Car battery jump-starting gizmo?

(Sorry, bit OT for uk.d-i-y...)
Normally I fight shy of these sorts of offerings, but SWMBO pointed out the following item today in one of those 'gadget' cataglogues which fall out of the Sunday papers.
Basically, a glove-compartment-sized ciggy-lighter attachment which serves as an emergency battery charger: http://www.easylifegroup.com/products/2815.asp
Personally I'm perfectly happy with making damned sure I remember to turn off the headlights etc, and if all else fails, jump leads or a push start will suffice; and I can't actually recall the last time I got causght out. But realistically I can see it's a different proposition when SWMBO, or worse, my teenaged daughter, are driving the car alone (esp at night).
So, are these any good? Are there better/cheaper versions available? Any thoughts welcome.
Thanks David
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Do you really see a little glove-compartment sized battery turning over the starter motor on a car?
Starer motors draw around 80A.
That's why jump leads are thick heavy wires.
Is that little flex and a cigarette lighter socket going to pass 80A?
Still - it can probably deliver enough juice so you can listen to the radio until someone arrives with jump leads.
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40 would get you a toolkit that works. Just teach them how to push start it, and to engage gear when there isnt enough power to turn the engine over.
NT
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NT wrote:

I thought starter motors draw a couple of hundred amps.
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wrote:

They tend to.
The idea of plugging a small battery into a a cigar lighter socket is to put a sufficient charge into the car battery so it can then turn over the engine. If the car battery is completely naff, then this whole idea fails.
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yes
jump leads are somewhat slow at givig enough charge to a flat battery to get it to start, imagine how long it would take using a bit of speaker wire!
NT
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wrote:

You can't push start many new cars. If you don't have enough volts in the battery the electronic engine management doesn't work properly and you risk doing something bad like blowing the cat to bits.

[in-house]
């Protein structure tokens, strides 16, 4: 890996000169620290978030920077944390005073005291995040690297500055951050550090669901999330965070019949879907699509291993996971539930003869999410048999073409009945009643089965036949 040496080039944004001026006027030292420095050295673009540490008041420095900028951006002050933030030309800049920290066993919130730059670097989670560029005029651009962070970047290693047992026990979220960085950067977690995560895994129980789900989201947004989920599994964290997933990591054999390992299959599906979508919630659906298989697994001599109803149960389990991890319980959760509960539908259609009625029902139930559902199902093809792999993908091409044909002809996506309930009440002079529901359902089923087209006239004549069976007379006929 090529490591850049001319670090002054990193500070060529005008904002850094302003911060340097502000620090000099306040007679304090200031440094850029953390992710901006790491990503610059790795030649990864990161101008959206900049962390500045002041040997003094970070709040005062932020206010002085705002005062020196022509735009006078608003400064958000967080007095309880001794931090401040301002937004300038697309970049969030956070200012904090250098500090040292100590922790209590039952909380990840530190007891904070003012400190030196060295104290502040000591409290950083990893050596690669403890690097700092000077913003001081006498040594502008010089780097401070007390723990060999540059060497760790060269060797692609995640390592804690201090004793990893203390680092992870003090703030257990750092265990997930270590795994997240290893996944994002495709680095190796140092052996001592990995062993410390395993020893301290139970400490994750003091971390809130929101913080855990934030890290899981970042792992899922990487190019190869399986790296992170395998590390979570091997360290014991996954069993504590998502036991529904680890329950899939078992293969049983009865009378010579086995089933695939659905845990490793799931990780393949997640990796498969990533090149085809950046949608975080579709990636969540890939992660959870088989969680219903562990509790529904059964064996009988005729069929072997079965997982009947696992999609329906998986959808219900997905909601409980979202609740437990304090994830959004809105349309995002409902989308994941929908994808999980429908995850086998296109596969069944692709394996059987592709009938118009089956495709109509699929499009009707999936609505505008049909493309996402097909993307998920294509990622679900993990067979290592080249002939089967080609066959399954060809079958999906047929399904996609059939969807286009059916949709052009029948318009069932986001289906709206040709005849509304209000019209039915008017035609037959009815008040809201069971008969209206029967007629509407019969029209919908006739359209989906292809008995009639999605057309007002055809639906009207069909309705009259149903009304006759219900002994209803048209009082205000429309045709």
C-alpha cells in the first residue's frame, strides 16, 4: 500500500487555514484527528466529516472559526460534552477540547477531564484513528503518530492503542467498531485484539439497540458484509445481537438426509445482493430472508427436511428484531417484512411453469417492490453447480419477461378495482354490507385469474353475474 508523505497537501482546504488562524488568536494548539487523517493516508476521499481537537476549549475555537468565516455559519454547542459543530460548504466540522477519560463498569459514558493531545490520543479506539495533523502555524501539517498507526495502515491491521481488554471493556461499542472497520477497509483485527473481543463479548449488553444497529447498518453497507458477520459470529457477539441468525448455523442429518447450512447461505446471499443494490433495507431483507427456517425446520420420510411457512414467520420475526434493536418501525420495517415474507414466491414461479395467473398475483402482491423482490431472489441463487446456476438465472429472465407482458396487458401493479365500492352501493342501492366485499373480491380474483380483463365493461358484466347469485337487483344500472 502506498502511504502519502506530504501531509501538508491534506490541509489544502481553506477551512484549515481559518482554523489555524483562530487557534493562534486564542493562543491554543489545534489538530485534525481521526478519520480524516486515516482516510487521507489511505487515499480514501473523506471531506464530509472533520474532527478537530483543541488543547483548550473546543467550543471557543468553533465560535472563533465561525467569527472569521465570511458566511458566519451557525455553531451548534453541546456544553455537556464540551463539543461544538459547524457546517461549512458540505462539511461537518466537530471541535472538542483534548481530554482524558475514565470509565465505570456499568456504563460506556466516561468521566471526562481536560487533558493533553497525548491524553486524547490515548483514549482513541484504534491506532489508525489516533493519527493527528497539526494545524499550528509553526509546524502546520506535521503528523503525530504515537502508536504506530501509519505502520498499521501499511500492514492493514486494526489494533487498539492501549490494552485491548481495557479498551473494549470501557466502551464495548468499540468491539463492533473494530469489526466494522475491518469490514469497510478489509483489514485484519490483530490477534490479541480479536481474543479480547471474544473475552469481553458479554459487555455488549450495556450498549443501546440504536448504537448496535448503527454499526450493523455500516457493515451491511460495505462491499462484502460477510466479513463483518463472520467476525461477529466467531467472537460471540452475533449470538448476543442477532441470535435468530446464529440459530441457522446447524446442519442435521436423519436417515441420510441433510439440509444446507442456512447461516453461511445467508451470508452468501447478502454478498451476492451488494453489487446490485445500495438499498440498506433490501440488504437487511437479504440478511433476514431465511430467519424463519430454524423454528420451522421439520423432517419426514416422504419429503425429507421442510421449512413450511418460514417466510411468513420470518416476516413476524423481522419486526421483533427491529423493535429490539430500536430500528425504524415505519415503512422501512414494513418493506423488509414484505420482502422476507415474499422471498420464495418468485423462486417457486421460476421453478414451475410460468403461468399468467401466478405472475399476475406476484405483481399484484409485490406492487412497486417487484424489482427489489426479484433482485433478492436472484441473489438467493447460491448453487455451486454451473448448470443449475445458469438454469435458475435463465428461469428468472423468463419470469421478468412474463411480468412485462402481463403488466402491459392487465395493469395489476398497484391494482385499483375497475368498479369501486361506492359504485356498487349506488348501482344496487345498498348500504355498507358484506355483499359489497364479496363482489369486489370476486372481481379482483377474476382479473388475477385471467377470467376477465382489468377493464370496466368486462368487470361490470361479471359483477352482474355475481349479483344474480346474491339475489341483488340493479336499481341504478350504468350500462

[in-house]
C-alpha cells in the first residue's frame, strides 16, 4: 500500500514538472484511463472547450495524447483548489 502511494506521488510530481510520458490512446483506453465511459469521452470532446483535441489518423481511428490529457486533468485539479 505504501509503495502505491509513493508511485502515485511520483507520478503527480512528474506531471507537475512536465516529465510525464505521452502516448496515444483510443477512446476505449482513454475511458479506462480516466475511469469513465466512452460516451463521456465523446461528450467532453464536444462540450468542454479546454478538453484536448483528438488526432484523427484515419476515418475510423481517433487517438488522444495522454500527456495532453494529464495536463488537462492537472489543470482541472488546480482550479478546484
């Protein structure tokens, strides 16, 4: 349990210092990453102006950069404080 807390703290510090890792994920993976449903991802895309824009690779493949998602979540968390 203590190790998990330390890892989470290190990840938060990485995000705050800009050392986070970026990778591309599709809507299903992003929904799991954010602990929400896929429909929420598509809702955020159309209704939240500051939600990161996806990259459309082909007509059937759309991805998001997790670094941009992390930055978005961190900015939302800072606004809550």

As for the subject.. it claims to be an emergency charger not a jump starter. You are supposed to plug it in for a few minutes while it charges the main battery and then start the car. This could well work if its battery has enough capacity.

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wrote:

When an enging is push started the alternator produces power. I've push started completely flat cars too many times. Yes, it does take a bit more speed than with a full battery, but its perfectly doable.
I cant iamgine how any electrical failure could do that to the cat convertor.

With speaker wire it'd take more like 30-60 minutes. For 40 as well!
NT
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wrote in message

Its not a failure, it is operating outside its design parameters. Things like the fuel injectors working but not the spark. That would fill the cat with unburnt fuel and probably destroy it.

It isn't speaker wire (well it probably is as my speaker cable was ex-exchange power wire at one time).
Such a device could probably supply 10A, which would fully recharge a typical battery in about 6 hours.
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Every EFI system I know requires a signal from the ignition before the injectors will work. For that reason.
--
*Women like silent men; they think they're listening.

Dave Plowman snipped-for-privacy@davesound.co.uk London SW 12
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On Sat, 5 Sep 2009 21:28:59 +0100, dennis@home wrote:

Hum, so a less than 10AHr SLA can fully charge a 60AHr car battery in 6hrs, interesting... I think dennis has just solved the world energy crisis.
--
Cheers
Dave.




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wrote:

You are TMH ICMFP as you can plainly see that I said nothing of the kind.